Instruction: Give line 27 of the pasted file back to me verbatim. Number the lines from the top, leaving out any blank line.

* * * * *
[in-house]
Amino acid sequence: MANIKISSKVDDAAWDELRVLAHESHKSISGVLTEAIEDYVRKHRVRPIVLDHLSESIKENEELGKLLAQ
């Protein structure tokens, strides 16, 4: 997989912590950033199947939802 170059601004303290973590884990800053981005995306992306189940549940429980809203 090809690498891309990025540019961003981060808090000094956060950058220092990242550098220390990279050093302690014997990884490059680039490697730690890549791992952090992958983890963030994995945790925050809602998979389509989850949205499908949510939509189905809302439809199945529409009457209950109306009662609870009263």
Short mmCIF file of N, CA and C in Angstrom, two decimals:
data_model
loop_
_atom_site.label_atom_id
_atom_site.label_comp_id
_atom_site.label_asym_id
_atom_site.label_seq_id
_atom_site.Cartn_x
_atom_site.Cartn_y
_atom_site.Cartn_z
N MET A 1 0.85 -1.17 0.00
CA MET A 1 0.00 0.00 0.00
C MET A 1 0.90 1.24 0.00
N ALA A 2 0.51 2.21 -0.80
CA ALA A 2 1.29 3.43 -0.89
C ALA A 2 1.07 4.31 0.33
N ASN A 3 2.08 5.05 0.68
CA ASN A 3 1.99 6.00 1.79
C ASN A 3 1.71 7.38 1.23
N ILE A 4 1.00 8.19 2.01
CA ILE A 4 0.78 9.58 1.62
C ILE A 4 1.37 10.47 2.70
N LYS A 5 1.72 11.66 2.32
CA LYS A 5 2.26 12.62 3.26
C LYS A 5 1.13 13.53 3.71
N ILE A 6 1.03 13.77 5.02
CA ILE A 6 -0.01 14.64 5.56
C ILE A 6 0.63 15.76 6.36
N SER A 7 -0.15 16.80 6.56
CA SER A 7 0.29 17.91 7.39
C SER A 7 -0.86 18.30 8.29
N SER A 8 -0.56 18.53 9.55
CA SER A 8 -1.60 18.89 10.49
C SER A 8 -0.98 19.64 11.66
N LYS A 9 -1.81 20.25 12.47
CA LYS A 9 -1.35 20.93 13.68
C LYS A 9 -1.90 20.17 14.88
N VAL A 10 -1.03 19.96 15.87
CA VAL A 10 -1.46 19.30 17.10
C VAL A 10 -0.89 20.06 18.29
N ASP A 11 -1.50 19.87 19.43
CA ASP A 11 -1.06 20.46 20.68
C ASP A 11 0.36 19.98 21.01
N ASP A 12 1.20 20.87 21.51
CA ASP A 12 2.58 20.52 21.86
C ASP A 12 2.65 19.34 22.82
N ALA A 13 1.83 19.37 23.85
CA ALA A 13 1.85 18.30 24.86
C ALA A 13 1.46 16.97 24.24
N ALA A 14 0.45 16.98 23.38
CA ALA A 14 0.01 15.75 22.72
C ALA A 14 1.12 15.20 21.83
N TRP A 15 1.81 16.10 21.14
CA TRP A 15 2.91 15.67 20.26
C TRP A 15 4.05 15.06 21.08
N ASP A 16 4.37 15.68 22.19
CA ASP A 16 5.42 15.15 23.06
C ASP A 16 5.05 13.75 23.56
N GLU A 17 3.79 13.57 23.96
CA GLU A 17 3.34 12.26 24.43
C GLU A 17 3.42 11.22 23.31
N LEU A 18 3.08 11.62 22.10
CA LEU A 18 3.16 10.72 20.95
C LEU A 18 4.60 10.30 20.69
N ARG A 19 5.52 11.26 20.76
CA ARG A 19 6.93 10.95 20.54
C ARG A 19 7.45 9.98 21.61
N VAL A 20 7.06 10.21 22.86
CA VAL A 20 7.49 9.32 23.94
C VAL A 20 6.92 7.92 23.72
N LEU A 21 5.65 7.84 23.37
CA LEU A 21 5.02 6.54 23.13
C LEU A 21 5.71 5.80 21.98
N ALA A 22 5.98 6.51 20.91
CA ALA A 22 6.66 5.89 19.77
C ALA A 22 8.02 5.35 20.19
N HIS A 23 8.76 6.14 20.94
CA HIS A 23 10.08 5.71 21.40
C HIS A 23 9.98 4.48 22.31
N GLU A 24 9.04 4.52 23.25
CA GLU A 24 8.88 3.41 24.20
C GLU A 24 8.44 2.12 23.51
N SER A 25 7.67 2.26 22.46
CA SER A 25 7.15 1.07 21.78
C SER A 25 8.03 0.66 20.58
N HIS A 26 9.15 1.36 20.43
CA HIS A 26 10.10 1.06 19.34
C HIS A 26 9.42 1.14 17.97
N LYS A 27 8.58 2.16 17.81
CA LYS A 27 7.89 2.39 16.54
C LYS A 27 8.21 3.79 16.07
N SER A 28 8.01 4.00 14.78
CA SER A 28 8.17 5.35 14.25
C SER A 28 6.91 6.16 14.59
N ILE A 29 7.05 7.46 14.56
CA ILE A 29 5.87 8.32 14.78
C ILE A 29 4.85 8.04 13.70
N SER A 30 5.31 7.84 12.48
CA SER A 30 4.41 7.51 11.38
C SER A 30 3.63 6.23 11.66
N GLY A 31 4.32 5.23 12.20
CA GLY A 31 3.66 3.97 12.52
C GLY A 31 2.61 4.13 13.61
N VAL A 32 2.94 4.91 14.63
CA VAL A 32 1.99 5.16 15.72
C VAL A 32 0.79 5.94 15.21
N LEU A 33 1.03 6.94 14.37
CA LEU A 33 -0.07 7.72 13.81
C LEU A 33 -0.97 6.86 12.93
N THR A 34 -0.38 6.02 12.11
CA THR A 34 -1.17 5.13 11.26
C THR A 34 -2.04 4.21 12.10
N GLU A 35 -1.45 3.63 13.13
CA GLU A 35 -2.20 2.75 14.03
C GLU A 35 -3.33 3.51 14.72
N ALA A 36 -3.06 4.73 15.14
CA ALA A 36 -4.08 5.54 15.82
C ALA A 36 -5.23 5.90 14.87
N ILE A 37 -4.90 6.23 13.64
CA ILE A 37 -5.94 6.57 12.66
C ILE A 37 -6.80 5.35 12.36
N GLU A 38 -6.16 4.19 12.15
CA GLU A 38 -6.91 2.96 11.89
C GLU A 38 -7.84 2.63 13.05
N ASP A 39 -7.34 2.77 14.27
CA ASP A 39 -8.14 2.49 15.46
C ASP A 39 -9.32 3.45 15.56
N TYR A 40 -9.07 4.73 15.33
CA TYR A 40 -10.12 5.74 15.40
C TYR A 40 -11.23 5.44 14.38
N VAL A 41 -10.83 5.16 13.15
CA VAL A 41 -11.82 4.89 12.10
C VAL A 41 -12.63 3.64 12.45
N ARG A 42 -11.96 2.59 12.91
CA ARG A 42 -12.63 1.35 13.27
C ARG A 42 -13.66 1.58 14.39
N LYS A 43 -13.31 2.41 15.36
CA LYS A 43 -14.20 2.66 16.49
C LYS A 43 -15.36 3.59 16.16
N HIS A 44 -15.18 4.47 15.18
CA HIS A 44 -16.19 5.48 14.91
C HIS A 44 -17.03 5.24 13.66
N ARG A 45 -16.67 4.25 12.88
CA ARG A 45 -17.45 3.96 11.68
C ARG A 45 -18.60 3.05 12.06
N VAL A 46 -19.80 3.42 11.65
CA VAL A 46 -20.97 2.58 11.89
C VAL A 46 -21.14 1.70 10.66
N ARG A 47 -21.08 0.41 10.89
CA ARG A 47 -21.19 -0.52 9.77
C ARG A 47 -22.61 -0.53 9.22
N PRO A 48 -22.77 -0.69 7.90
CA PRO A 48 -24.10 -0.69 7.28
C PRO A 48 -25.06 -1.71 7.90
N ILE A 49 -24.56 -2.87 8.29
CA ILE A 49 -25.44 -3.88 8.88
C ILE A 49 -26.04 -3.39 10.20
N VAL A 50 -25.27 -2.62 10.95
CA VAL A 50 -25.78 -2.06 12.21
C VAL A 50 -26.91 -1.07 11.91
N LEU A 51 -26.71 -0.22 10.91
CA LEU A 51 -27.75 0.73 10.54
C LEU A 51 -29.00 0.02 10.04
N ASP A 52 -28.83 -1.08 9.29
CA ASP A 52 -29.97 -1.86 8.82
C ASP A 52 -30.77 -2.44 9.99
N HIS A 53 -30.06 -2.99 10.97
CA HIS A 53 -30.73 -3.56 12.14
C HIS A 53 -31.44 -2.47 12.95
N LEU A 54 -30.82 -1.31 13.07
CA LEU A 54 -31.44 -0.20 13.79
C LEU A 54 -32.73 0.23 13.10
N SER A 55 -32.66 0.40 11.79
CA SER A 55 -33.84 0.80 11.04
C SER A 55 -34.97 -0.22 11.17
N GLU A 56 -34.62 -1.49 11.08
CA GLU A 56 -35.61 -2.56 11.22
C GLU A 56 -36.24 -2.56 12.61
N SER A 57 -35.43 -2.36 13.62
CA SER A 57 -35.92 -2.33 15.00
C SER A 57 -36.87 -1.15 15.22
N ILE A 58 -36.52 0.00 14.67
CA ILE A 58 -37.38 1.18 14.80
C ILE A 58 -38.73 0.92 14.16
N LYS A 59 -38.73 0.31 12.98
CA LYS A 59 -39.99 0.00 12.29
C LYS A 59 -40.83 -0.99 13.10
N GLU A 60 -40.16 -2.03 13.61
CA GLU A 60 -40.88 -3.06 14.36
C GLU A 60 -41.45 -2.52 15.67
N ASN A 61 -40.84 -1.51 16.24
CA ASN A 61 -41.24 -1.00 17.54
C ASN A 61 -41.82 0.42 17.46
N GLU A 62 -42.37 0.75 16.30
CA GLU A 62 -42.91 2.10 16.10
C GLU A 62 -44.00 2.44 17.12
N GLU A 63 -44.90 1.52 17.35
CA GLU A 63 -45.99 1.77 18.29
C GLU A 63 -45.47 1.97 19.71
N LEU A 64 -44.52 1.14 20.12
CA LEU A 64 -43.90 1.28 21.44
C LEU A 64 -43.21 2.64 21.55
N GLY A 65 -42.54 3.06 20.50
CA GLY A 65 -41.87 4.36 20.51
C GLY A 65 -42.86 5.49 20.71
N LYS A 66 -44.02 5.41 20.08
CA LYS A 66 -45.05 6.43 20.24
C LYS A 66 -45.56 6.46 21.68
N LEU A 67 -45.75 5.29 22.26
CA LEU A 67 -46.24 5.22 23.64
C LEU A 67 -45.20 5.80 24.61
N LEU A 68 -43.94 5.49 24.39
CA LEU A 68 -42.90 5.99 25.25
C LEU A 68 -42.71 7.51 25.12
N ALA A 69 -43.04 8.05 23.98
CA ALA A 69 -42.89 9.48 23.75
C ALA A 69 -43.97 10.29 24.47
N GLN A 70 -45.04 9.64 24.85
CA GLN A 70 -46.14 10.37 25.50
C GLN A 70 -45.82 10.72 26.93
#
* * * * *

CA LYS A 5 2.26 12.62 3.26